Pro-Life Prohibition, by Janice Fiamengo
He had to threaten a lawsuit to do it, but 18-year-old student Oliver Capko was finally able to convince the Student Association at Kwantlen Universtiy in Greater Vancouver to grant club status to Protectores Vitae, a pro-life group he had formed. He learned of the student association’s about-face in early December of last year. Student leaders had denied his original request because his club contravened their pro-choice policy, and it was only when Capko retained constitutional lawyer John Carpay that they thought better of their heavy-handedness.
Universities’ willingness to impose harsh measures and student councils’ consistent animus against pro-life clubs highlight the unique vilification of this small but committed group of students. They advocate nothing violent or illegal or immoral; they merely speak about what has been deemed unspeakable in Canadian society.
A tacit agreement has made abortion a political no-go area in this once-conservative country. The present Conservative government under Stephen Harper — though continually accused by detractors of harboring a “hidden agenda” (supposedly dedicated to returning women barefoot and pregnant to the kitchens of the nation) — has shown itself averse to addressing the matter, leaving Canada the only country in the Western world without any abortion law. It has been that way since 1988, when the Supreme Court struck down the existing law, and no government since then has been able to draft a new one. Although statistics on late-term abortions are very difficult — in some cases impossible — to attain in Canada, it is acknowledged that a significant number occur after 21 weeks gestation, the point at which the Canadian Medical Association declares the fetus viable outside the womb.
What is one to make of the marked determination, not only on the part of pro-abortion advocates but also on the part of all but a few stalwart pro-life supporters, to accept a de facto ban on abortion debate? Certainly there is less and less place for pro-life advocacy on either side of the political spectrum. Under different circumstances, the political Left in Canada might have been a natural home for the pro-life movement, especially that part of the Left with social gospel underpinnings. The leftist New Democratic Party, after all, has always drawn a significant number of its leading members from the mainline churches. With an emphasis on group rights, state-supported compassion, and special compensations for the weak, the progressive movement is at least theoretically a good fit for a principled commitment to the most vulnerable of human beings. The Left’s championing of women’s sexual freedom and self-determination, however, seems to have made protection of unborn children a political non-starter.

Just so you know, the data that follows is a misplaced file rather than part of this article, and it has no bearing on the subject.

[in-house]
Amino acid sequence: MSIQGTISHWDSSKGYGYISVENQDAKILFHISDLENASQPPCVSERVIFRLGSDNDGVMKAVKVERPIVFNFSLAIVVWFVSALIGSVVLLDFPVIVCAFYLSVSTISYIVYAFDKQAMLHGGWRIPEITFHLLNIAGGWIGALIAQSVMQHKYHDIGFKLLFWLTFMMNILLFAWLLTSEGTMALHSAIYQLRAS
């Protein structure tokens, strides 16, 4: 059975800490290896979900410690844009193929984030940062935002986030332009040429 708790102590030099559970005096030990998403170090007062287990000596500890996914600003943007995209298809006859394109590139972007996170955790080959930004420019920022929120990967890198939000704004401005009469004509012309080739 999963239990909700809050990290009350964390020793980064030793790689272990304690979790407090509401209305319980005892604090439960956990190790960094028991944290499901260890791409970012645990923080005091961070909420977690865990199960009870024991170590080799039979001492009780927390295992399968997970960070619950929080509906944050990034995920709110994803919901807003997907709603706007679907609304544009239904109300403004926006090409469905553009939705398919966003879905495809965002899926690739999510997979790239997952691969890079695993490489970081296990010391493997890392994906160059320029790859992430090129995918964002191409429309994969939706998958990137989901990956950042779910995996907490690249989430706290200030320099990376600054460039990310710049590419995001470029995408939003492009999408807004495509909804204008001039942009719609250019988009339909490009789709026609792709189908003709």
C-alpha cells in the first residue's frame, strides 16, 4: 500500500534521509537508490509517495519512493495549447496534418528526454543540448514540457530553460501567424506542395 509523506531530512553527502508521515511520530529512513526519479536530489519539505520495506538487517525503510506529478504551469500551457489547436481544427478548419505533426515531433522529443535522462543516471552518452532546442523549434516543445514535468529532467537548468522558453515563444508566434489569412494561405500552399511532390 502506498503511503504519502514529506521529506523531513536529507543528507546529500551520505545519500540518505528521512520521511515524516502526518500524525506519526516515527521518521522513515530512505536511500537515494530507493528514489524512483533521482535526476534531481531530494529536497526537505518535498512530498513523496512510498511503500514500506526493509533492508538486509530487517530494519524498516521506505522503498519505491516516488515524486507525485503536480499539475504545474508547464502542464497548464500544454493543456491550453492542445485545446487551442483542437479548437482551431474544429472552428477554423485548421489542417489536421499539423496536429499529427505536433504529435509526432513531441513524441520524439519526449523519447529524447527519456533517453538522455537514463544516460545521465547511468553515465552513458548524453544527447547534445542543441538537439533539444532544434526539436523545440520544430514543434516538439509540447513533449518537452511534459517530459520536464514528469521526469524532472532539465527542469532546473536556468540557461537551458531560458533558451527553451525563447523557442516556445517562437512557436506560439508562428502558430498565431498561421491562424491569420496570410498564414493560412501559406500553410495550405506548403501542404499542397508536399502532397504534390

The conservative side of politics used to uphold the sanctity of life, with religious and social conservatives favoring humane limitations on the abortion license. But in the last twenty years or more, the emphasis in the modern conservative movement has been on freedom: free market competition, freedom from state interference in personal affairs, and freedom to express unpopular ideas. In that context, abortion law looks less like the protection of life than like the state meddling in private conduct, and therefore like an unjustifiable impingement on freedom of conscience. Avowedly pro-life politicians frequently declare their unwillingness to limit others’ “choice,” and both the libertarian wing of the political right and secular fiscal conservatives seem to find the pro-life position irrelevant or harmful.
For these reasons, legal restrictions on abortion are now nearly impossible to contemplate in Canada, a fact that pro-lifers, through their silence, implicitly acknowledge. In a prosperous, sexually liberated culture such as ours, it seems we can no longer imagine a law restraining a woman’s unfettered right to abortion: everything we have become — career-oriented, pleasure-seeking, committed to ideals of self-fulfillment and free choice — militates against it. And yet, even abortion’s staunchest defenders must recognize at some level that a culture that kills its unborn children in such numbers (reportedly about 30 abortions for every 100 live births) and with such indifference is an unhealthy one, both demographically and spiritually. The pro-choice determination to keep pro-lifers silent betrays that knowledge.
The Oliver Capkos of the country reveal a contradiction at the heart of our professed values — defense of the weak, the pursuit of justice, and the right to life — that few Canadians have the honesty or courage to confront.